Comments—This one was kind of a stretch. Sometimes you can almost see what Holmes is thinking, but the results of this one come literally out of nowhere. All of these are unbelievable to an extent, but "The Red-Headed League" was a little too much for me.

"A Case of Identity"

Synopsis—A woman's fiance disappears on the day of their wedding. Could it have anything to do with her stepfather's objections?
Comments—Some of these stories are about terrible crimes with sinister motives involving cruel individuals, but many are just flippant curiosities. "A Case of Identity" is playful and enjoyable, and does a great job showing readers that Sherlock Holmes doesn't just deal with murders and jewel thefts.

"The Boscombe Valley Mystery"

Synopsis—A young man is accused of killing his father, and Holmes is brought in to consult on the case.
Comments—This is probably my favorite so far. In some of the stories I could kinda figure out who the culprit was ultimately going to be, and this was one of them, but the motives were totally unexpected. I like knowing that even the mysteries that seem easy to solve might have more to them than just "who done it."

"The Five Orange Pips"

Synopsis—Mysterious letters from the KKK prelude death to all who receive them! Holmes must find a way to stop these evil men before they strike again.
Comments—It's interesting seeing the KKK as this esoteric, post-Civil War organization, as opposed to the more modern group that showed up during the civil rights movement, but that doesn't pull this one through. It's a curiosity as far as Holmes stories go, though; looking back, all of the events that transpire would've happened with or without Holmes' intervention.

"The Man with the Twisted Lip"

Synopsis—A woman's husband goes missing, so she enlists the help of Holmes and Watson to track him down. The last place she saw him: a vile opium den!
Comments—I was so disappointed by "The Man with the Twisted Lip." I figured it out really early, and was hoping for some kind of twist that would cancel out my deduction, like in "The Boscombe Valley Mystery," but I ended up being right. It made it really uninteresting.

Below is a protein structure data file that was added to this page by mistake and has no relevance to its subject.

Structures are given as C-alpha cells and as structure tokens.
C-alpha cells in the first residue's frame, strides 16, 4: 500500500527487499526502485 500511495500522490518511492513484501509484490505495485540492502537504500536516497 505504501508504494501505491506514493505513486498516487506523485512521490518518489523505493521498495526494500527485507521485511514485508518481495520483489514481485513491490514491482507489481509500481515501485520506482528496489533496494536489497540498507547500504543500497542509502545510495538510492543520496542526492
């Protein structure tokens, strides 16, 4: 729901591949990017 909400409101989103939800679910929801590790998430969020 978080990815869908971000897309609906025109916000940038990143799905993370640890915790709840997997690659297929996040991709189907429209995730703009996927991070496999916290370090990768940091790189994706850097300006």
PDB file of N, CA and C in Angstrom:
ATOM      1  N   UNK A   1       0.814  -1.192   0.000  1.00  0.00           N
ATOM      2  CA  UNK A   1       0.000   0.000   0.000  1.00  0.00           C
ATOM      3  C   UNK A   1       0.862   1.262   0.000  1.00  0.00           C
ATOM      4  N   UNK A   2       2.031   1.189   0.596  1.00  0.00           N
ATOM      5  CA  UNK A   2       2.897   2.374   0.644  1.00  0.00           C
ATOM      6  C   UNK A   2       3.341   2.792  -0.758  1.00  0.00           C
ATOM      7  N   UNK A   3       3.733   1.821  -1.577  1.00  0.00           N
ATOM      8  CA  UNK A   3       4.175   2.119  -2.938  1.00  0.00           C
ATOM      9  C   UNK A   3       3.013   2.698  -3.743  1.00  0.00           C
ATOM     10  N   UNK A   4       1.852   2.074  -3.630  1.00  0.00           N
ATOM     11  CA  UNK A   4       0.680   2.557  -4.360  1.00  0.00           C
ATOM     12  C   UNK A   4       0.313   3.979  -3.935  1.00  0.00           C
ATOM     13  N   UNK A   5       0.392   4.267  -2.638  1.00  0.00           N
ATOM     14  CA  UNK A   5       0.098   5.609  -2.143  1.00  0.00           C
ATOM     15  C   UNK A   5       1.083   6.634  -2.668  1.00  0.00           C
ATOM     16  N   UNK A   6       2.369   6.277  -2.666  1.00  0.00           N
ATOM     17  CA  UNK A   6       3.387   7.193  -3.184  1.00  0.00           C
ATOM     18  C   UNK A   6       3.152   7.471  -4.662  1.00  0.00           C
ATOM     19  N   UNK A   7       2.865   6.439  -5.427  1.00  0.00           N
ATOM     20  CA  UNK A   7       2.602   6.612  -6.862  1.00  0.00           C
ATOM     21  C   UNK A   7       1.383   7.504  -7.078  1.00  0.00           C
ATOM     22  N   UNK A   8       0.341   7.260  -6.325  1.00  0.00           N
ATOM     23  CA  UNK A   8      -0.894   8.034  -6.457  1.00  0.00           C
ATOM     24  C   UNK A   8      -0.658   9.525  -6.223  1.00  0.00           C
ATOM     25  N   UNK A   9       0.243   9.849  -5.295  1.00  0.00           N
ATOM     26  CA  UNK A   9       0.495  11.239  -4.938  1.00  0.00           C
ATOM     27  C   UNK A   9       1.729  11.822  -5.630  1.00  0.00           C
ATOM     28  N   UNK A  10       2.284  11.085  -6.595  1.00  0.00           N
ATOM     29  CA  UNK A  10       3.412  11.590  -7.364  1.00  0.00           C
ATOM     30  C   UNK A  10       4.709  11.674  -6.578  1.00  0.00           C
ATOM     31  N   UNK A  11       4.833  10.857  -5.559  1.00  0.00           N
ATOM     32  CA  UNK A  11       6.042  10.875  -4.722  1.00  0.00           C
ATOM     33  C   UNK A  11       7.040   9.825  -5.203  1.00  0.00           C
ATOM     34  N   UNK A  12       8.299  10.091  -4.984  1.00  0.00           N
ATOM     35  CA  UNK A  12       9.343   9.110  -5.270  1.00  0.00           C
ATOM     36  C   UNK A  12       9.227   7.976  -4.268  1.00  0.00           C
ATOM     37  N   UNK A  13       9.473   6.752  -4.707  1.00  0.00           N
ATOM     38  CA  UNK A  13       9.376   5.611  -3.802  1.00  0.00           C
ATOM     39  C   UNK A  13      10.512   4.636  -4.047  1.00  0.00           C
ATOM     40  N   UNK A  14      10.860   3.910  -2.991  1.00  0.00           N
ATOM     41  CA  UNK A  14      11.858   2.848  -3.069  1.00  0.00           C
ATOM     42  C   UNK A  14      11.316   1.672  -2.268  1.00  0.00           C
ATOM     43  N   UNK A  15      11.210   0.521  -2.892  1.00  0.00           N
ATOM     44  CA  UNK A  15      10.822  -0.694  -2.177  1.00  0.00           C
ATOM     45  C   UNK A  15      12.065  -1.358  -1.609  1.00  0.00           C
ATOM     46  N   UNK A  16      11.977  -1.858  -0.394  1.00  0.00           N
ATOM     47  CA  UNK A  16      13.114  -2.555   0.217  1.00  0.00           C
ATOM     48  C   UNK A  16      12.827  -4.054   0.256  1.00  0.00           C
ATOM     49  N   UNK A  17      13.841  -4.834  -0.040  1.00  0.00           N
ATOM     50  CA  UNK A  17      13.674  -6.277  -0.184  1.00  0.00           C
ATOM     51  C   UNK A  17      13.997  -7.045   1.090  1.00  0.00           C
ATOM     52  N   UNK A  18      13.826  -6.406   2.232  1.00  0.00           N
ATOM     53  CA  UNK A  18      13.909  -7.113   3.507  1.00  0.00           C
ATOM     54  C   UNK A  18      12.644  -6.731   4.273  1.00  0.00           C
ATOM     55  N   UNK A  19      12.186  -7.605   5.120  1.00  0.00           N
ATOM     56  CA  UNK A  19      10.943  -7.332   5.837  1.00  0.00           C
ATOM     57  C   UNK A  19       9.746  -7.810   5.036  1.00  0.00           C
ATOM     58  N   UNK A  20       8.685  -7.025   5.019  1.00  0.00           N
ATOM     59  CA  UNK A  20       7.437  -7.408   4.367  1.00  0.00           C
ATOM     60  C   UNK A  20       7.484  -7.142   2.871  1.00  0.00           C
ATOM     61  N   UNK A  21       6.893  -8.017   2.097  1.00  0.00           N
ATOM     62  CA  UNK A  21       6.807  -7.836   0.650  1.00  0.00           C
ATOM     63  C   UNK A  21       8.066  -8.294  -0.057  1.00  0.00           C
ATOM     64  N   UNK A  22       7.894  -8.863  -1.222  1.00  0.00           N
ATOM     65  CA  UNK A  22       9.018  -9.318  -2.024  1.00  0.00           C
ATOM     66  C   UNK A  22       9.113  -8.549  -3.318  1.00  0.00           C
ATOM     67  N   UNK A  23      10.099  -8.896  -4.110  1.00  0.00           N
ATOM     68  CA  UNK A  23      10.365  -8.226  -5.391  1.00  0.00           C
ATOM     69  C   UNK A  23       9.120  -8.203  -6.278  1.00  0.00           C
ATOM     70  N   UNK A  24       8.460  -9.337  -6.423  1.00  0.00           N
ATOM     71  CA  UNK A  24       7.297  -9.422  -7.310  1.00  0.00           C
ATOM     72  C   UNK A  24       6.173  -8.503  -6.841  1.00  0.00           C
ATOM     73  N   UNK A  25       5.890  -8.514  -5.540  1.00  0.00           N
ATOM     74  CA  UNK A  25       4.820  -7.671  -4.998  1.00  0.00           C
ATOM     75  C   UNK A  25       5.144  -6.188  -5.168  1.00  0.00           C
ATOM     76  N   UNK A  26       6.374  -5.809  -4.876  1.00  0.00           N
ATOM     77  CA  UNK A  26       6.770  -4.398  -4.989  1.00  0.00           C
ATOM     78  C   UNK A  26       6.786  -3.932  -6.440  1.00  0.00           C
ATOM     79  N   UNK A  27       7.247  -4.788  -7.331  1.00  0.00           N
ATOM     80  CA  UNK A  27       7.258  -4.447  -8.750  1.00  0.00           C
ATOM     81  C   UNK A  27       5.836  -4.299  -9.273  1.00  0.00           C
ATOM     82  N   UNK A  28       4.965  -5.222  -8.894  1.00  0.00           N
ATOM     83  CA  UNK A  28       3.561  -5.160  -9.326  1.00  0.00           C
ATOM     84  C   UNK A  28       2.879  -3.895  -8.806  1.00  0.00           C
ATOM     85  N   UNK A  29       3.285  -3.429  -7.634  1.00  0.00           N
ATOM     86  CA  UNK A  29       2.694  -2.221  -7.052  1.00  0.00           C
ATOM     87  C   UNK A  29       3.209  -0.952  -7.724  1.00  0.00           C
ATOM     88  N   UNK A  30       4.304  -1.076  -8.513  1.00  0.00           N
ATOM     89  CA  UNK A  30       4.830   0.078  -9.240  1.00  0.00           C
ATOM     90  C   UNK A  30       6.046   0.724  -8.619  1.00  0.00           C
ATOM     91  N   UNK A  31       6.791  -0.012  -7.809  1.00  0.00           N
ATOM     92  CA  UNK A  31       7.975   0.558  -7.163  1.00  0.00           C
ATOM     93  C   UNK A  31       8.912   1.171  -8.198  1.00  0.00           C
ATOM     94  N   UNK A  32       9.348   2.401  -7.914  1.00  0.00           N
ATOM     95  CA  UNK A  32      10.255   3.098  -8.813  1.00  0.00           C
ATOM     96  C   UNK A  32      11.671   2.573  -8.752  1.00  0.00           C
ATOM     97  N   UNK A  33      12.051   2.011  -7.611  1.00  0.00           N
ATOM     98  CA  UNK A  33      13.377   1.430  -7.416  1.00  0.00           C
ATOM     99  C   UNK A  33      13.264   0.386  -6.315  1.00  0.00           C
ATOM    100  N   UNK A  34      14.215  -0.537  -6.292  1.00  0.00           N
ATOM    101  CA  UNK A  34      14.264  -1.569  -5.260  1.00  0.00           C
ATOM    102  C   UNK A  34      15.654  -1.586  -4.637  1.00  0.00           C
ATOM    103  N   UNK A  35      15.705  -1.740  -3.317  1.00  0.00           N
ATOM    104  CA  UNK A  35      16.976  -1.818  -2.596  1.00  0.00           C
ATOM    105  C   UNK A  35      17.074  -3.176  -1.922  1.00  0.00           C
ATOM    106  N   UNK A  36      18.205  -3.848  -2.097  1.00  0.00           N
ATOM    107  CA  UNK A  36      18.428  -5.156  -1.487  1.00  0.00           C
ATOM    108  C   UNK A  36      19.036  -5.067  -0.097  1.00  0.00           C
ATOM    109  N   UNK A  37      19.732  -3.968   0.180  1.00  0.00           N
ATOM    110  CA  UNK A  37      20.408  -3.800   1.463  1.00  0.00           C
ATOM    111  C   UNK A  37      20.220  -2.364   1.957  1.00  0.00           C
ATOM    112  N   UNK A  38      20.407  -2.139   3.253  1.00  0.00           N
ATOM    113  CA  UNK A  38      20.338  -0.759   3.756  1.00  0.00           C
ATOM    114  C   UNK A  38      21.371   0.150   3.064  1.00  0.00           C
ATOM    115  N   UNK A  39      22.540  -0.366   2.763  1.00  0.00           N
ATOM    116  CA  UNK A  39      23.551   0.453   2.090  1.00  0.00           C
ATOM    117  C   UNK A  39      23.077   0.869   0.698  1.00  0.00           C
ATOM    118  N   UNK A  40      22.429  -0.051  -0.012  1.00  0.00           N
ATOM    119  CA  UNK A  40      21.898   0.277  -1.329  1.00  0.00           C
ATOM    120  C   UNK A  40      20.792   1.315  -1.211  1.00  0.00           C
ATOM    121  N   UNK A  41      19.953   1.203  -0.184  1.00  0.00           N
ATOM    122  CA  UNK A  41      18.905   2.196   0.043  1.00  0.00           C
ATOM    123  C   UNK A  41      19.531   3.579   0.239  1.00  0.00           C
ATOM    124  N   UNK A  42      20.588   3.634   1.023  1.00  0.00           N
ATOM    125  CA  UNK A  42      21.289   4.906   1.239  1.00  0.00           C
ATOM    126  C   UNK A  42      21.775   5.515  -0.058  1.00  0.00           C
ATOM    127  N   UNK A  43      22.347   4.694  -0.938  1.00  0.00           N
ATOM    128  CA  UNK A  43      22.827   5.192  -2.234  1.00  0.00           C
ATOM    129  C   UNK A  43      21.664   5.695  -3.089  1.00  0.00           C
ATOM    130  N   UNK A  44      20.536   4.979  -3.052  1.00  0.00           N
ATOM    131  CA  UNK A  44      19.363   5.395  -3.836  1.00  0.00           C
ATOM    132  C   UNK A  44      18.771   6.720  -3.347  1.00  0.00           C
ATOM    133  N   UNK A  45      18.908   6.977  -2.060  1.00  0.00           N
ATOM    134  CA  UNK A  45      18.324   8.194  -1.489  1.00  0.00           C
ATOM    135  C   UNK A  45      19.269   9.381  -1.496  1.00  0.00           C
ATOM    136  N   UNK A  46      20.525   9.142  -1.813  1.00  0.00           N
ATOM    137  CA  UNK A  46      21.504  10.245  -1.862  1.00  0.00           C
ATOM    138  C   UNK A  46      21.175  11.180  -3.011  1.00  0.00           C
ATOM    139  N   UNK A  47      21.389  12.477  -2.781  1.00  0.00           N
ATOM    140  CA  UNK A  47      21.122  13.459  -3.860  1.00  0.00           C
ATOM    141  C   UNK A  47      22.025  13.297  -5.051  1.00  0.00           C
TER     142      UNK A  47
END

"The Adventure of the Blue Carbuncle"

Synopsis—A friend of Sherlock Holmes' discovers a stolen jewel inside his Christmas goose. It's up to Holmes to determine how it got there.
Comments—Eh, I guess this was alright. It was fun watching Holmes and Watson work backwards from the stolen item for once, instead of trying to find something. Other than that it was just okay.

"The Adventure of the Speckled Band"

Synopsis—A distressed young woman approaches Sherlock Holmes when the terrifying events that led to the death of her sister seem to be repeating themselves.
Comments—"The Adventure of the Speckled Band" is one of the classic Sherlock Holmes stories. It's the first of the short stories that presents Holmes not just as an intellectual, but as a powerful adversary to those who would stand in his way. It also has a ton of interesting twists, I liked this one a lot.

So there you have it, Genoshans, the first installment of my new Wednesday Sherlock Holmes supplement. Next week I'll have eight new stories, moving right into Doyle's second book of Holmes short stories, Memoirs of Sherlock Holmes. And don't forget to come back Friday for the regular, weekly book review! This week's title is scandalous, to say the least.

Keep reading, Genoshans!

Friday, November 6, 2009

Extremely Loud and Incredibly Close (Jonathan Safran Foer)

I've heard really good things about Jonathan Safran Foer's first novel, Everything Is Illuminated, so when I received a request to take a look at his second novel, Extremely Loud and Incredibly Close, I put it at the top of my list. Of course, the fact that the request came from my girlfriend might've contributed to that as well. Luckily for me, I'm dating a lovely girl with exceptional taste in literature—this book kicks so much ass.